Ladies Mile re-zoning – inevitable or not?

What follows is a collection of thoughts based on my understanding and what matters to me at this point in time. Don’t take it as gospel, don’t place too much weight on it (I’m no expert). I’ve written this because you have a right to know what I’m thinking. If I need to make corrections let me know; if you’d like to challenge my thinking please do!

Firstly, a little background…

QLDC is currently spending a significant amount of money on a Masterplan and District Plan Change for Ladies Mile. This work considers the potential rezoning of the land on the northern side of Ladies Mile, the use of council land at 516 Ladies Mile, and the future of the 75m building restriction area on the southern side of the road.

The proposal is to rezone the land to a mix of medium – high density residential, education, open space and commercial to create a more connected community with better facilities closer to home and the density to drive the use of public transport. It’s a worthy goal but it needs to be achievable and the ‘upsides’ must be weighed against the inevitable downsides. To that end QLDC has gone out for feedback. There are currently 3 Concept Plans available for the community to consider and comment on. That feedback will help to develop a final preferred option that will then go out for comment in February/March next year.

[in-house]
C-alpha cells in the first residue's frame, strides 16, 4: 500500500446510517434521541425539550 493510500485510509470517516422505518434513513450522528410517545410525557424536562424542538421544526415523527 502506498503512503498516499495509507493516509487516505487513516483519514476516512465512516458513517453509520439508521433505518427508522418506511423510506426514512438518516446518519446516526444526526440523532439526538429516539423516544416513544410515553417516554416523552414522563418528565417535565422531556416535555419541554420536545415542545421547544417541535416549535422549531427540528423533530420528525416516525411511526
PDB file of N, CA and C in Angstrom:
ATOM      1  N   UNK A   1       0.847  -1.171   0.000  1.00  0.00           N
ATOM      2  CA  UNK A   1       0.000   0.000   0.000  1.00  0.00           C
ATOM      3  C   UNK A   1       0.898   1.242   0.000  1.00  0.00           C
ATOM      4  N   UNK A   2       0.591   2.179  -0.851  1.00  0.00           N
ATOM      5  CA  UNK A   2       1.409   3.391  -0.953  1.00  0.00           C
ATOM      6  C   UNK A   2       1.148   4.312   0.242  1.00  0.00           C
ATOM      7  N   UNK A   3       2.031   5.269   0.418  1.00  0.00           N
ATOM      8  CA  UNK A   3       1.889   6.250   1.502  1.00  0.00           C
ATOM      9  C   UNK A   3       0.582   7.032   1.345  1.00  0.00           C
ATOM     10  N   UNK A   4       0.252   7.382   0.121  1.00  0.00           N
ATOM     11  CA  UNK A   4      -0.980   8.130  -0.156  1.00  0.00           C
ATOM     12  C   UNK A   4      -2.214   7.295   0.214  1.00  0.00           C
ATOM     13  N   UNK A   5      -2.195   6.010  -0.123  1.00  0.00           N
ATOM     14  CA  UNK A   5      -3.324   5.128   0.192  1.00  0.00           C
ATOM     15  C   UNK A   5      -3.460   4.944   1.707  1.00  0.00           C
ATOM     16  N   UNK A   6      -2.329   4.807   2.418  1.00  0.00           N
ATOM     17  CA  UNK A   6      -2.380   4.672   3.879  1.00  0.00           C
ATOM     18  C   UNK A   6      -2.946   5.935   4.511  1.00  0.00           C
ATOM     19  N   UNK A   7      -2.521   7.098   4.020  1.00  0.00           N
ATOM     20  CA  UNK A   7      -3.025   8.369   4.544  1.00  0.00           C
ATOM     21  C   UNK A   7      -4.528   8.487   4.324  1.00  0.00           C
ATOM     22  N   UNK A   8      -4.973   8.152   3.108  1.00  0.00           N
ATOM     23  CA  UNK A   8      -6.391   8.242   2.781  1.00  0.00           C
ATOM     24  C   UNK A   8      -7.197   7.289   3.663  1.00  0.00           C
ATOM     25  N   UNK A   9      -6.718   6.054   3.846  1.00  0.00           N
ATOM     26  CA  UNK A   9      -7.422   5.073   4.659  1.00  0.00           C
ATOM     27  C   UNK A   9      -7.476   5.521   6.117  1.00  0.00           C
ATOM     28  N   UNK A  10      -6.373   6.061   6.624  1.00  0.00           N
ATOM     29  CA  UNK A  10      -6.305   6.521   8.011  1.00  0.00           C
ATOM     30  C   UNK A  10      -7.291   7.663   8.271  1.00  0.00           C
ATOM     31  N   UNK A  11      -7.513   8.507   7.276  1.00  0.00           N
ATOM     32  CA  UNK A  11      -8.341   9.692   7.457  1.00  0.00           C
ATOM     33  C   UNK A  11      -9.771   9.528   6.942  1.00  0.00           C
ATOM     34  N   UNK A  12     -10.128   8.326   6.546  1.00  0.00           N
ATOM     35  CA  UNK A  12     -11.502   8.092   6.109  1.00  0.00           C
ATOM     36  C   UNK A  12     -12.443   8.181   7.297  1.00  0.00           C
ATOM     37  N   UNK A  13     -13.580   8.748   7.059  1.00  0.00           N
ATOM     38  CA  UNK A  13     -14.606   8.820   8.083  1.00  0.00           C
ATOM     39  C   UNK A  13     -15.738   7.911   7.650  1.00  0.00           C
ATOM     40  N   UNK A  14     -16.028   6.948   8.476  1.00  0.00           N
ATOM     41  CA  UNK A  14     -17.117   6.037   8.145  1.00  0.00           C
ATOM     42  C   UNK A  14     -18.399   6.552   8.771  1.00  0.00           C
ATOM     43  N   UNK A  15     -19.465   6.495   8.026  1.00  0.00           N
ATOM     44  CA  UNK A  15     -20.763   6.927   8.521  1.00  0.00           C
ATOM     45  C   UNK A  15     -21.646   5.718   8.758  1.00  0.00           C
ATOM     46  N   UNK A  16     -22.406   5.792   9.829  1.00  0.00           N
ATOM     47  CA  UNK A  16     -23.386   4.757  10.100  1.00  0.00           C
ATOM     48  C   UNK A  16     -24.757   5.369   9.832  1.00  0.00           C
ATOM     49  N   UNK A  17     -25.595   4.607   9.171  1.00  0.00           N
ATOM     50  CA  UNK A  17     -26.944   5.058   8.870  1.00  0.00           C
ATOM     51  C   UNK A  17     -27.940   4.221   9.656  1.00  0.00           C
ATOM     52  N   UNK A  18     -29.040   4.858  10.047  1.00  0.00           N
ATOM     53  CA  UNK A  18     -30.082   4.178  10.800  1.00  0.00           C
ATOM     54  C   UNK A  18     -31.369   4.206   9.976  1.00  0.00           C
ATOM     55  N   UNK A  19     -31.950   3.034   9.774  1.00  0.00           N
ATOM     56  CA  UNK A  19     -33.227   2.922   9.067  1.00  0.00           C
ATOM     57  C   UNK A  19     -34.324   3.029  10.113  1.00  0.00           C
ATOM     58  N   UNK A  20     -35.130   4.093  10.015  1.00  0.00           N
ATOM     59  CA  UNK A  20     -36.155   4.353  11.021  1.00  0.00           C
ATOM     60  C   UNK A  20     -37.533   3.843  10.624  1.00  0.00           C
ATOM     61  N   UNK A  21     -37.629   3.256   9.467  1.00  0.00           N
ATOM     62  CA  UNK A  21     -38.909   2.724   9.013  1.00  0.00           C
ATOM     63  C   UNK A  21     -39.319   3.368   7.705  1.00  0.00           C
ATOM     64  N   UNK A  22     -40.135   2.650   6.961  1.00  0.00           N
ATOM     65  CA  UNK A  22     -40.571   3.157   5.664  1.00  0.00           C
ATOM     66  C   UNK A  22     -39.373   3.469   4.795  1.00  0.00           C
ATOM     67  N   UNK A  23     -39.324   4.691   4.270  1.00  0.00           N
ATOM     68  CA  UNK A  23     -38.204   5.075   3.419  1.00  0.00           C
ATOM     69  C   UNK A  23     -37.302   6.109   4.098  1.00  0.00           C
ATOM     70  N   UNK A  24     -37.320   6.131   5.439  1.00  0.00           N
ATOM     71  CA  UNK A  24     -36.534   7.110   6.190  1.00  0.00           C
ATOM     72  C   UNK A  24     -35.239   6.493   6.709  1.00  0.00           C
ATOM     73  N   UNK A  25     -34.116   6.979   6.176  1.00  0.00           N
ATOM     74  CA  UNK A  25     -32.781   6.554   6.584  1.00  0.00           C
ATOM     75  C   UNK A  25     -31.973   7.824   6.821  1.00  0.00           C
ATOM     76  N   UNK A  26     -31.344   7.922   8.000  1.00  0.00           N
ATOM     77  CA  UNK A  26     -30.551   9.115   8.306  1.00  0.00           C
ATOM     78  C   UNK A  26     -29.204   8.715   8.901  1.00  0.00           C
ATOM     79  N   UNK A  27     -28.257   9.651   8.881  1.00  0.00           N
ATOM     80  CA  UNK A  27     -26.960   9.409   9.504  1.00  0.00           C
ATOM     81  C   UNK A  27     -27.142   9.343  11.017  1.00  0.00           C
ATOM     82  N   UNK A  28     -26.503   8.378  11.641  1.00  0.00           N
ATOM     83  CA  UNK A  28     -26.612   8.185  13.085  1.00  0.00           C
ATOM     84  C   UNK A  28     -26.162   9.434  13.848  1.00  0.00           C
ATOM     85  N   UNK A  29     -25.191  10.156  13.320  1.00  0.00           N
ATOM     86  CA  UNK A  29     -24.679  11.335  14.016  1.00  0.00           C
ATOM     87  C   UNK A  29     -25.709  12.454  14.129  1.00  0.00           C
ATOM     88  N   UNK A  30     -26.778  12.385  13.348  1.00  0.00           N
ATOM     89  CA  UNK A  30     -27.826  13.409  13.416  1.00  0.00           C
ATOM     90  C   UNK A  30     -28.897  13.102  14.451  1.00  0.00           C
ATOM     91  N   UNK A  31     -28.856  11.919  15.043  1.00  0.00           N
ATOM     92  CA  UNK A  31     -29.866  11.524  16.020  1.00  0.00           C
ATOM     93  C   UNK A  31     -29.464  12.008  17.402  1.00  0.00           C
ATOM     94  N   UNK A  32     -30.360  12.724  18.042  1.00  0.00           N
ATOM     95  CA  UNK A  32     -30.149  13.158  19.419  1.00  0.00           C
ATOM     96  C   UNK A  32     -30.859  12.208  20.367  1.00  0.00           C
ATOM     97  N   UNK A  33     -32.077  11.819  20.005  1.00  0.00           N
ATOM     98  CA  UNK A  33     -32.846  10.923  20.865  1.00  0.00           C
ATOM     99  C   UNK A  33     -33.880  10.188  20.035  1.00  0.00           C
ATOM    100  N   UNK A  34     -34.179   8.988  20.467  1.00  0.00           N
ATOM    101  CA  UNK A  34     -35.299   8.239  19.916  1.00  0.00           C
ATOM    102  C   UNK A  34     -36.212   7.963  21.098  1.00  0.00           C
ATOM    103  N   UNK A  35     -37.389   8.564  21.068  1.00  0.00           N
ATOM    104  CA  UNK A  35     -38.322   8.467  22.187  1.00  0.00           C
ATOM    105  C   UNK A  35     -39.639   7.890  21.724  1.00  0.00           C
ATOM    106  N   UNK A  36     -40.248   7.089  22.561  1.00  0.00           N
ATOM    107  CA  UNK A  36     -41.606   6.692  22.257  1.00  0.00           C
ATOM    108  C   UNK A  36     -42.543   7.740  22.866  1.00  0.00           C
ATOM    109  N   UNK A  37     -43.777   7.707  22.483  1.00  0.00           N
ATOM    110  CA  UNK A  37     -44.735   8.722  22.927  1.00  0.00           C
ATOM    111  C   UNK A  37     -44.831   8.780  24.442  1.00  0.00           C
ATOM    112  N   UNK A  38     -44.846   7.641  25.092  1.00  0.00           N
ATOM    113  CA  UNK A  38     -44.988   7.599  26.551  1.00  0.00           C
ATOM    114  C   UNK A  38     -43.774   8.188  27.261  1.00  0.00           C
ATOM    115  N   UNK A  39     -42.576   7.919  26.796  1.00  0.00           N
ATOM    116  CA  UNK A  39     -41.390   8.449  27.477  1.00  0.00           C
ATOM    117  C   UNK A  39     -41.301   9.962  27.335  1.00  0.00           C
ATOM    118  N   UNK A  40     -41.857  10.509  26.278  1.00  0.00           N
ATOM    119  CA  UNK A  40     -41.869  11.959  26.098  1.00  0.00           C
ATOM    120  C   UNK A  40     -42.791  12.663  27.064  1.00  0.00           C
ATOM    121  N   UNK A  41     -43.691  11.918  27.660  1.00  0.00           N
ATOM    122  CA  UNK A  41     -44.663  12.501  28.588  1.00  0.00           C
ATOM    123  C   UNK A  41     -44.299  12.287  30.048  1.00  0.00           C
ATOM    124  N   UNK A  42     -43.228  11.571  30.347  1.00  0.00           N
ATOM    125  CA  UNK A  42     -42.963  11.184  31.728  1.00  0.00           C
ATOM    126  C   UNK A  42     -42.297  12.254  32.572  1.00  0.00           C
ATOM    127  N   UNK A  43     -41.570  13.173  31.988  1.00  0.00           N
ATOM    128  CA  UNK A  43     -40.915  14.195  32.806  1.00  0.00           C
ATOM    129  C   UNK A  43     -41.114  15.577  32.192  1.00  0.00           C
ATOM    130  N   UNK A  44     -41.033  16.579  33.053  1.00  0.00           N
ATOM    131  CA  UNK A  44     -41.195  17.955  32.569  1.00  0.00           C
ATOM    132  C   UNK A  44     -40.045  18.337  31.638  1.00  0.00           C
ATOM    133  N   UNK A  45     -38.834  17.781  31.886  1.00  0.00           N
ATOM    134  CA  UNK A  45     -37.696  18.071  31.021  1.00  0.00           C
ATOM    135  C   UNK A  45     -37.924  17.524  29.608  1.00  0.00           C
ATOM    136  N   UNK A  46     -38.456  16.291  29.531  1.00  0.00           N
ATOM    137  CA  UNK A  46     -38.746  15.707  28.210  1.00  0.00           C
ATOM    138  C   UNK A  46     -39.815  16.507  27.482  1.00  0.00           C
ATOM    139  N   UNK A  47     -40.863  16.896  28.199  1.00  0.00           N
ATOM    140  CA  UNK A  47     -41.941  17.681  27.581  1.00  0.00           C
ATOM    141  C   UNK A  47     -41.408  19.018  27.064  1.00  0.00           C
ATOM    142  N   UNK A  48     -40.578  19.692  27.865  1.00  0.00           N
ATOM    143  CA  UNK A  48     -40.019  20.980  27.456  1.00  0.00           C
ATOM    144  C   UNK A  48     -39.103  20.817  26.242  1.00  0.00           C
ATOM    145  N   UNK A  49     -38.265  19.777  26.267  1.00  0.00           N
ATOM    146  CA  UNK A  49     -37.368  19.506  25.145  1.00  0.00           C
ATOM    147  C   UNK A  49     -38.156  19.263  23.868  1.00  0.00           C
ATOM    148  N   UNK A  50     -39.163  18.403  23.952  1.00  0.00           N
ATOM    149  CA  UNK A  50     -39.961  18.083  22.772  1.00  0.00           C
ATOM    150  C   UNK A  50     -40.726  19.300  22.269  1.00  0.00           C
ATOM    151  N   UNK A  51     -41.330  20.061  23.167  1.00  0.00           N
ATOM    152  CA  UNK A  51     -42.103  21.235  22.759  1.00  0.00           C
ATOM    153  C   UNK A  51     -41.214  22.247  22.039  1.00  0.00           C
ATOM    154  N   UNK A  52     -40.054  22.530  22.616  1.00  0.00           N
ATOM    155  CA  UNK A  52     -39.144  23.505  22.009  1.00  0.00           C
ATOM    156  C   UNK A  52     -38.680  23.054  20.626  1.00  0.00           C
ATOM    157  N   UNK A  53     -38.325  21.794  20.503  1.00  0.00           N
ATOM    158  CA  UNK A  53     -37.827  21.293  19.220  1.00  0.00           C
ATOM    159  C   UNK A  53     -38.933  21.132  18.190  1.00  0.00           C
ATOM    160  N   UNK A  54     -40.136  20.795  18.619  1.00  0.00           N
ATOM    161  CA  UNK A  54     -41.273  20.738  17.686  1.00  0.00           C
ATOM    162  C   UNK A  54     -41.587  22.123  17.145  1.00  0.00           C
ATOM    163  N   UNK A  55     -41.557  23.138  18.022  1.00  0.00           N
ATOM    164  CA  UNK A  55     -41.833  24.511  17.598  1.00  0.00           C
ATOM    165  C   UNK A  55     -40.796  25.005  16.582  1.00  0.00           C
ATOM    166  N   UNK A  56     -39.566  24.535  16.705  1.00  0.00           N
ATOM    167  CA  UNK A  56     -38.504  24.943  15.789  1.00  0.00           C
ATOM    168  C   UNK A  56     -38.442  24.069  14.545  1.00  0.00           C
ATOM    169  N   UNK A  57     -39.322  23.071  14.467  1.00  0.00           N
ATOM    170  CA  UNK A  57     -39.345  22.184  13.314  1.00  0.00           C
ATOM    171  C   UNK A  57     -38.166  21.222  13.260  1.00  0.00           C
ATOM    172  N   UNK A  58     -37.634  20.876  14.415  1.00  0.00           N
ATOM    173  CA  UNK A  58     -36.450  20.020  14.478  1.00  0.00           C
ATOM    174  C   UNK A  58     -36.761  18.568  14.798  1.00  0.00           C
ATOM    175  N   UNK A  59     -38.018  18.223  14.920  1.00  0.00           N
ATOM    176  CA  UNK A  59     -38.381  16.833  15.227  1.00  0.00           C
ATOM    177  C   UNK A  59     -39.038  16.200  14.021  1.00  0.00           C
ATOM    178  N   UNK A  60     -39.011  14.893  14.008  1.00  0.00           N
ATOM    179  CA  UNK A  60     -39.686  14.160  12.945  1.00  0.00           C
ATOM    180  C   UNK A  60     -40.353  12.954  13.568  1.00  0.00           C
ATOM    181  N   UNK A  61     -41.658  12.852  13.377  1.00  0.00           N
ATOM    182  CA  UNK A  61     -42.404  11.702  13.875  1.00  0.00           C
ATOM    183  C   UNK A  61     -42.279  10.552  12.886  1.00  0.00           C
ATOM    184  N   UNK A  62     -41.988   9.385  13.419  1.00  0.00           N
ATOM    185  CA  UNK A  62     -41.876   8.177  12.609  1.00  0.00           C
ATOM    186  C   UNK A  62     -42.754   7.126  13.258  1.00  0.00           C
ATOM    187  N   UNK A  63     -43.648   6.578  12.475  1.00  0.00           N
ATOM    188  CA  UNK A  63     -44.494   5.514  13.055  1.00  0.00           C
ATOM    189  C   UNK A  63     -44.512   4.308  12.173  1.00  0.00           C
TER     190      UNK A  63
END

This survey will close at midnight tonight (Monday 16 November 2020):

And this brochure is helpful in understanding what’s proposed and why:

Is development and rezoning of Ladies Mile inevitable?

There has been a lot of talk within and outside of council about the rezoning and development of Ladies Mile being inevitable – that if we don’t progress a plan change the land owners will. It’s a key assumption underpinning the proposed plan change but I’m not so sure it’s entirely valid. It’s always troubled me and has always been one of the reasons I’ve voted against the proposed plan change so far. Yes, there is the Queenstown Country Club development setting a precedent of sorts, and a National Policy Statement for Urban Development (NPS-UD) that requires us to provide sufficient residential development. But in terms of potential road blocks to a private plan change we have:

  1. A two-lane bridge across the Shotover and NZTA is an affected party
  2. An Outstanding Natural Feature in Slope Hill
  3. Class 2 (LUC) soils (the LUC system classes soil as 1-8, 1 being the most productive)